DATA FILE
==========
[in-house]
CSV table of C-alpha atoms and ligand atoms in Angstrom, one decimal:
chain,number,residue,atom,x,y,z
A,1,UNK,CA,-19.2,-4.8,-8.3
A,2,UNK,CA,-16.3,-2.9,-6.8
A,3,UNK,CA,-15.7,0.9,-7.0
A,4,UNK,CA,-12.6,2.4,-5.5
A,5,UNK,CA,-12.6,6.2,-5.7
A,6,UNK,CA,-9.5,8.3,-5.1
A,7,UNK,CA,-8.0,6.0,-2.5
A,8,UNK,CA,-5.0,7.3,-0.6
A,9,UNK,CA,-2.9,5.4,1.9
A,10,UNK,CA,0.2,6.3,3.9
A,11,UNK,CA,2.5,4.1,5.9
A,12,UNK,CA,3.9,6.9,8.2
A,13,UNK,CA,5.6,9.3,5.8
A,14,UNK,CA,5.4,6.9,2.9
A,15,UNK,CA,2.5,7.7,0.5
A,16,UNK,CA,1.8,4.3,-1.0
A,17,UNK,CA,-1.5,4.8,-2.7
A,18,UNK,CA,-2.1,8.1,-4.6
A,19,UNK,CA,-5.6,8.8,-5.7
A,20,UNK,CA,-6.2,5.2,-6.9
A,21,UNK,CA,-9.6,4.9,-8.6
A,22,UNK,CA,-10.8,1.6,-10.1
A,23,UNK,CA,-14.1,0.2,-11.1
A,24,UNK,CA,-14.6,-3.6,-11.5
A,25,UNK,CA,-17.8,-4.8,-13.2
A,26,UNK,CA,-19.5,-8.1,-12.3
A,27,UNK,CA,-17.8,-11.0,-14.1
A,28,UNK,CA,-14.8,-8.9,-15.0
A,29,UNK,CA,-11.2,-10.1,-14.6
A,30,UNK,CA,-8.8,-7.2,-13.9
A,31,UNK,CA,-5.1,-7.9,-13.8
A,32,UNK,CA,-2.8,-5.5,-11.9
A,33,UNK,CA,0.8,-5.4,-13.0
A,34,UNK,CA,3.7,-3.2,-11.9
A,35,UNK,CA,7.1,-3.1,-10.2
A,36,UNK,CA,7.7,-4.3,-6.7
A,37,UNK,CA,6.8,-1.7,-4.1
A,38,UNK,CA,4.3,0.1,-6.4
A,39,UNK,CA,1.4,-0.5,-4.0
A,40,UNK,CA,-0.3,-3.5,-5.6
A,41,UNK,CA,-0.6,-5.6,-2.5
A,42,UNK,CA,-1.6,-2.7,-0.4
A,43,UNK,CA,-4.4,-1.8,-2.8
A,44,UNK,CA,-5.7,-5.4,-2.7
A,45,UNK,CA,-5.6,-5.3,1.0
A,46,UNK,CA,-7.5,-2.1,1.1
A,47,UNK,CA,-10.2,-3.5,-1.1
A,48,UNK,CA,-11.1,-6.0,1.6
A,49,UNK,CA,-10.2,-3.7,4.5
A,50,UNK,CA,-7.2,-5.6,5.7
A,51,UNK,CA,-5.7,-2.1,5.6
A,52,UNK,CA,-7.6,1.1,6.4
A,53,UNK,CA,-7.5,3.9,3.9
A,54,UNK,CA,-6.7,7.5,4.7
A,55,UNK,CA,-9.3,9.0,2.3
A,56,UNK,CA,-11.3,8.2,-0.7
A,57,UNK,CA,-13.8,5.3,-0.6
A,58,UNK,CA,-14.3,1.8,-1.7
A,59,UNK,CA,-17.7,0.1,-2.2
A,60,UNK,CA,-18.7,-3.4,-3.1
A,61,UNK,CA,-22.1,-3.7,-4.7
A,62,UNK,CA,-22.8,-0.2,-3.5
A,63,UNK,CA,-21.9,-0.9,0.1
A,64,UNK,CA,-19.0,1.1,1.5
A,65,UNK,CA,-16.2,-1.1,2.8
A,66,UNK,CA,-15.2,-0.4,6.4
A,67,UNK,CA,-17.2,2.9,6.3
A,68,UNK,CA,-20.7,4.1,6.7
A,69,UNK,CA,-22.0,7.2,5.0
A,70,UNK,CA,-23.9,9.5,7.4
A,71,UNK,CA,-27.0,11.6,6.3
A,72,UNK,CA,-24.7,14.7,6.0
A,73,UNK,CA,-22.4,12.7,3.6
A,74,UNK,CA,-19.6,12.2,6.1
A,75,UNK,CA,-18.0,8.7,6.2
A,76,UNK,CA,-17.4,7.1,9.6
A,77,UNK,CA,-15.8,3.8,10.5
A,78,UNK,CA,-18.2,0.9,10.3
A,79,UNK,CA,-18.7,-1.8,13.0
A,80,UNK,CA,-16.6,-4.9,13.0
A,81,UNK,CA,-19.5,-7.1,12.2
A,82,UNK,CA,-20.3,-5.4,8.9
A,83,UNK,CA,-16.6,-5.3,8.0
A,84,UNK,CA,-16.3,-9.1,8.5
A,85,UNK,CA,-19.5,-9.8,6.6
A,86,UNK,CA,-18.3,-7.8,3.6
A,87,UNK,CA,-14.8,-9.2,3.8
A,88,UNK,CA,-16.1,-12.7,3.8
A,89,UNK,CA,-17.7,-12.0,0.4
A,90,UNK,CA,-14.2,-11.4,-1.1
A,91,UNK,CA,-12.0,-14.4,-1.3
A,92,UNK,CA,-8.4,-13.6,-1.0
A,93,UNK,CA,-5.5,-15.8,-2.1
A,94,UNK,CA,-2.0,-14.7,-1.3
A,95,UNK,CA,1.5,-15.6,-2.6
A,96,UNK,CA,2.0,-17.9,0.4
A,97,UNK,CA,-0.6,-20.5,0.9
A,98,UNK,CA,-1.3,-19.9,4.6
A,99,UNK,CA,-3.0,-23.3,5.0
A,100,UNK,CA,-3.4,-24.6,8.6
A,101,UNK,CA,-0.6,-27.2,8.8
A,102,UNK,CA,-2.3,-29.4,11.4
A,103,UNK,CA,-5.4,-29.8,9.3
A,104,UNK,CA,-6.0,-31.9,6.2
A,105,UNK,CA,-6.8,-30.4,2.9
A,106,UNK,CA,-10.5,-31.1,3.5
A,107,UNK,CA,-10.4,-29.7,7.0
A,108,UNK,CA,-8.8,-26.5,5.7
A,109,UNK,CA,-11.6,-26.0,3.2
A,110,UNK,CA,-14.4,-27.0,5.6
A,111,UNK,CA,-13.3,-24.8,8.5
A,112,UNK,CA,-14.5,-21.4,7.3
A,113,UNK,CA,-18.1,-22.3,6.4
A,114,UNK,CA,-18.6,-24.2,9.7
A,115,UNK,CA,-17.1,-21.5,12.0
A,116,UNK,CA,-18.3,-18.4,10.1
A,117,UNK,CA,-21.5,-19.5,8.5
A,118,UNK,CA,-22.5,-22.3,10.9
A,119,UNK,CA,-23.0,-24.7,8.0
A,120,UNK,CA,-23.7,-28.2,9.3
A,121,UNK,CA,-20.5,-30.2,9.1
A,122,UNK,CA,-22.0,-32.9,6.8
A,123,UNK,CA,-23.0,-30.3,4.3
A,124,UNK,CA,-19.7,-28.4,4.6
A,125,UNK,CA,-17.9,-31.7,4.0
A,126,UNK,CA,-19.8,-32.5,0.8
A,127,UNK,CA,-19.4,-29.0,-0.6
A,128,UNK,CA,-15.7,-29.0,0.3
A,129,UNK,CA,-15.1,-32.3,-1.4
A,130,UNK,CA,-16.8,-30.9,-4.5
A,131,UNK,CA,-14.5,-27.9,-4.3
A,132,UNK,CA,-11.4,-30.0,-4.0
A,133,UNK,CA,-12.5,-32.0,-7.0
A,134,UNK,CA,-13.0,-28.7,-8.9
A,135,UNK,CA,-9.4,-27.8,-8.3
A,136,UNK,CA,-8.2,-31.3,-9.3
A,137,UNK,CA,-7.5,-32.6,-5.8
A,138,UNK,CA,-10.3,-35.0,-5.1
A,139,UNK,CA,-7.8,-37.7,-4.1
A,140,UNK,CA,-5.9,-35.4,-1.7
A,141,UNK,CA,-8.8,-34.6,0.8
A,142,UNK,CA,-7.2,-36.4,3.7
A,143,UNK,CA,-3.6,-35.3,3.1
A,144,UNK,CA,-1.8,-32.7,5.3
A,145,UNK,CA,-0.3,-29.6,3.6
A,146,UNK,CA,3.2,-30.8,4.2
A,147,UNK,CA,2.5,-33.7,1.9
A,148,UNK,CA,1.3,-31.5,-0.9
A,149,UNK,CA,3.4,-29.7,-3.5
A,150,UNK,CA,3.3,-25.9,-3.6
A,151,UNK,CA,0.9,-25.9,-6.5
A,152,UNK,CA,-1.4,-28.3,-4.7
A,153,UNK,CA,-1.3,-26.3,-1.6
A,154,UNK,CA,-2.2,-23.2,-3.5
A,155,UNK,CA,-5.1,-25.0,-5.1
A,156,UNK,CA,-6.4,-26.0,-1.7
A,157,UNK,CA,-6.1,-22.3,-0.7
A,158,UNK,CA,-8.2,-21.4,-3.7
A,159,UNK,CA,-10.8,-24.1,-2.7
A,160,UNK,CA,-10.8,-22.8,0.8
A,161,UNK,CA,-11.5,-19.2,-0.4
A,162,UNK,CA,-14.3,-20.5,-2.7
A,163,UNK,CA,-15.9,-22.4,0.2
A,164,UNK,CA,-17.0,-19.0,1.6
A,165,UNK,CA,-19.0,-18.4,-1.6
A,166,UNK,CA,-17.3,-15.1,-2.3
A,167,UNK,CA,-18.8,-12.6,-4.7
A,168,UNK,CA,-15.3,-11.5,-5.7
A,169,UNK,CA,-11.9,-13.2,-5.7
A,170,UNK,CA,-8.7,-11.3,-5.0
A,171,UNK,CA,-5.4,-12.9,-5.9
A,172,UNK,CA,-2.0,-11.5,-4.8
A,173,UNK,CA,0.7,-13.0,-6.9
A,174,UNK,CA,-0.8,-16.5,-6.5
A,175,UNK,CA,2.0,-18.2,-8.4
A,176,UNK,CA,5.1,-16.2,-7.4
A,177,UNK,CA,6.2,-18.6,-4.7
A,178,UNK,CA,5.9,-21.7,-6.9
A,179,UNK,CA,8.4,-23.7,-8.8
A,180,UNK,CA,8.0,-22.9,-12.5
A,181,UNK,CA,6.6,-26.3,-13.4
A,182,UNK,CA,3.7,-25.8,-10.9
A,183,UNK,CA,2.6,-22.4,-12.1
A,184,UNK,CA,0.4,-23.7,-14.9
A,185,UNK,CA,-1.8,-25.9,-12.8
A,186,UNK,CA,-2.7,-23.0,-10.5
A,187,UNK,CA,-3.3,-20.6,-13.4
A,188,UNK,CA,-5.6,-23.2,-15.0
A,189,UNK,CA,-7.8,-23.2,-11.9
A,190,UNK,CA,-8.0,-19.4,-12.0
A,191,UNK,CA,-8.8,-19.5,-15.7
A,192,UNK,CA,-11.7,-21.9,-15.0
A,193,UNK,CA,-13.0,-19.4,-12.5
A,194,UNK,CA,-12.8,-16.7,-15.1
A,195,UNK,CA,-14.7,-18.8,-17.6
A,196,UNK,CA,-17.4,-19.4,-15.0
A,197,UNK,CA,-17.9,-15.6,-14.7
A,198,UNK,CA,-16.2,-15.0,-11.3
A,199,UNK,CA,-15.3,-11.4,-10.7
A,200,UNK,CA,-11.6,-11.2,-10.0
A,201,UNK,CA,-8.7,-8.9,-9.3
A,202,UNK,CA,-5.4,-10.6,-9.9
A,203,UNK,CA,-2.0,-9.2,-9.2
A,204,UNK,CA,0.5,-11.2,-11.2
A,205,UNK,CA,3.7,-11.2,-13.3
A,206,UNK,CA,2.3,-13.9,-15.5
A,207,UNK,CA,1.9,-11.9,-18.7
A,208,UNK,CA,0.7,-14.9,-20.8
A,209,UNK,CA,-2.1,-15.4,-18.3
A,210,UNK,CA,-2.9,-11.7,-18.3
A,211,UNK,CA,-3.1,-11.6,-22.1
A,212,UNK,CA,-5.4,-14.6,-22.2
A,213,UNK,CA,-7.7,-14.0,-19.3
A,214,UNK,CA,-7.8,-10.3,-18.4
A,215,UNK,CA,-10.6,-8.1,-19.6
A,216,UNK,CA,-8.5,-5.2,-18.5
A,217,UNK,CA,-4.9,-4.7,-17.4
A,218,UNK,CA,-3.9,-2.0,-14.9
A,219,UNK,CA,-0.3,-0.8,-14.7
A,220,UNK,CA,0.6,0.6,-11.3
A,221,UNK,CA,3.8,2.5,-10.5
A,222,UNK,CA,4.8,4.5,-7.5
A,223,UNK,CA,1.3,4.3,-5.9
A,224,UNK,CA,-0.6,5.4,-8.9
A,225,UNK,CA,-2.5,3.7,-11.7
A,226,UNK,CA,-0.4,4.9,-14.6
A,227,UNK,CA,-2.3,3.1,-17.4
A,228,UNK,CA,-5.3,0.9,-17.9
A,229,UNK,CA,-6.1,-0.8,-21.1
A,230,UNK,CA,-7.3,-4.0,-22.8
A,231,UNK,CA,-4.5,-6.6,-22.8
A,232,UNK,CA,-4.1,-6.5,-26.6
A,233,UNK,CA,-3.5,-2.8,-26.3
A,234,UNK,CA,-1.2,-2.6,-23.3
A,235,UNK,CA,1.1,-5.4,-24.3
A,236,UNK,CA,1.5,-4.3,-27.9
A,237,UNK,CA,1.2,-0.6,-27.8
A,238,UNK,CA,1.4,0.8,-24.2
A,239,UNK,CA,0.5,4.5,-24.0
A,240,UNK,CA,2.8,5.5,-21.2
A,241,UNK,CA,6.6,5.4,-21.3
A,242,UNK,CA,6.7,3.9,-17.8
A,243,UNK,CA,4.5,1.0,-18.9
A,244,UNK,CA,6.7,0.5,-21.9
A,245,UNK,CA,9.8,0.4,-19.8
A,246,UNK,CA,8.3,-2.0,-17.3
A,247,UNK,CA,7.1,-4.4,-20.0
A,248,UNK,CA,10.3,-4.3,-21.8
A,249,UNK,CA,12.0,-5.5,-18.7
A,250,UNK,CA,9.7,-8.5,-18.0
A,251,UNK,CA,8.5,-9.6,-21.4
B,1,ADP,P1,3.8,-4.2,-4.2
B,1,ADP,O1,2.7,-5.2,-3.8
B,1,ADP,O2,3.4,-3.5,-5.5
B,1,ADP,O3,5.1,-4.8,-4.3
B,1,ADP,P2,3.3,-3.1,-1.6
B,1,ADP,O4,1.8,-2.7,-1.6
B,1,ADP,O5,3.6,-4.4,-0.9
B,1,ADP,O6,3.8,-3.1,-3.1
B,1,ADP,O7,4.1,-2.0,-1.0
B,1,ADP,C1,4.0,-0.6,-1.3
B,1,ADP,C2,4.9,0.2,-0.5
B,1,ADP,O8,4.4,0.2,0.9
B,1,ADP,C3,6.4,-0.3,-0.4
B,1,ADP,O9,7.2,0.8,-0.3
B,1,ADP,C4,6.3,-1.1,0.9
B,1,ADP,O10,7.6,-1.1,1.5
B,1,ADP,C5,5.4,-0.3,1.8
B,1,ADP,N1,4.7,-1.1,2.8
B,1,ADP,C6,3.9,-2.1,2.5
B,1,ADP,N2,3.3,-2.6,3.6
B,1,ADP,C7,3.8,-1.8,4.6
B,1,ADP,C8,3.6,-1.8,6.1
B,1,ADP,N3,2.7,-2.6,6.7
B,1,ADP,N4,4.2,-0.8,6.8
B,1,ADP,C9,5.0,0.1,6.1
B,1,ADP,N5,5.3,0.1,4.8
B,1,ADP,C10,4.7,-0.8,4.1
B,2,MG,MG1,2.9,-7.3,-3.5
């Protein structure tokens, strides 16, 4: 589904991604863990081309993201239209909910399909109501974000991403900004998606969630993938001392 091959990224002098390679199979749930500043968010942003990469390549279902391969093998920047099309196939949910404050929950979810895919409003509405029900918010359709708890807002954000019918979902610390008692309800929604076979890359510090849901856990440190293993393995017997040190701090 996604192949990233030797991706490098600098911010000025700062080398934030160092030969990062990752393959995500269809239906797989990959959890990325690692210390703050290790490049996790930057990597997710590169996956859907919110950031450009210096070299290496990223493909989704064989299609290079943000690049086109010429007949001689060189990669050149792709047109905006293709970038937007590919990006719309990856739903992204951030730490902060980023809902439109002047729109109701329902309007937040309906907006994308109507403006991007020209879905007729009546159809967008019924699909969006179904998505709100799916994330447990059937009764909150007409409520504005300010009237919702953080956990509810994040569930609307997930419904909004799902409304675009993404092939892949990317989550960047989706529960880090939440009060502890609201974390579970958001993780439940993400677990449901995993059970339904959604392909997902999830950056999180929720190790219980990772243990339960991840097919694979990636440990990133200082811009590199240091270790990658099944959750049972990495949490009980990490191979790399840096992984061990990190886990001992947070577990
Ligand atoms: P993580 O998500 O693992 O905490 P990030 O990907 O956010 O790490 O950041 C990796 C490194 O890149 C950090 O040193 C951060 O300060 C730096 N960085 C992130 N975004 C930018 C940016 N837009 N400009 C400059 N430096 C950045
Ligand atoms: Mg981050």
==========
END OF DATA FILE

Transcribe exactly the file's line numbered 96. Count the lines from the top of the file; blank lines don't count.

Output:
A,93,UNK,CA,-5.5,-15.8,-2.1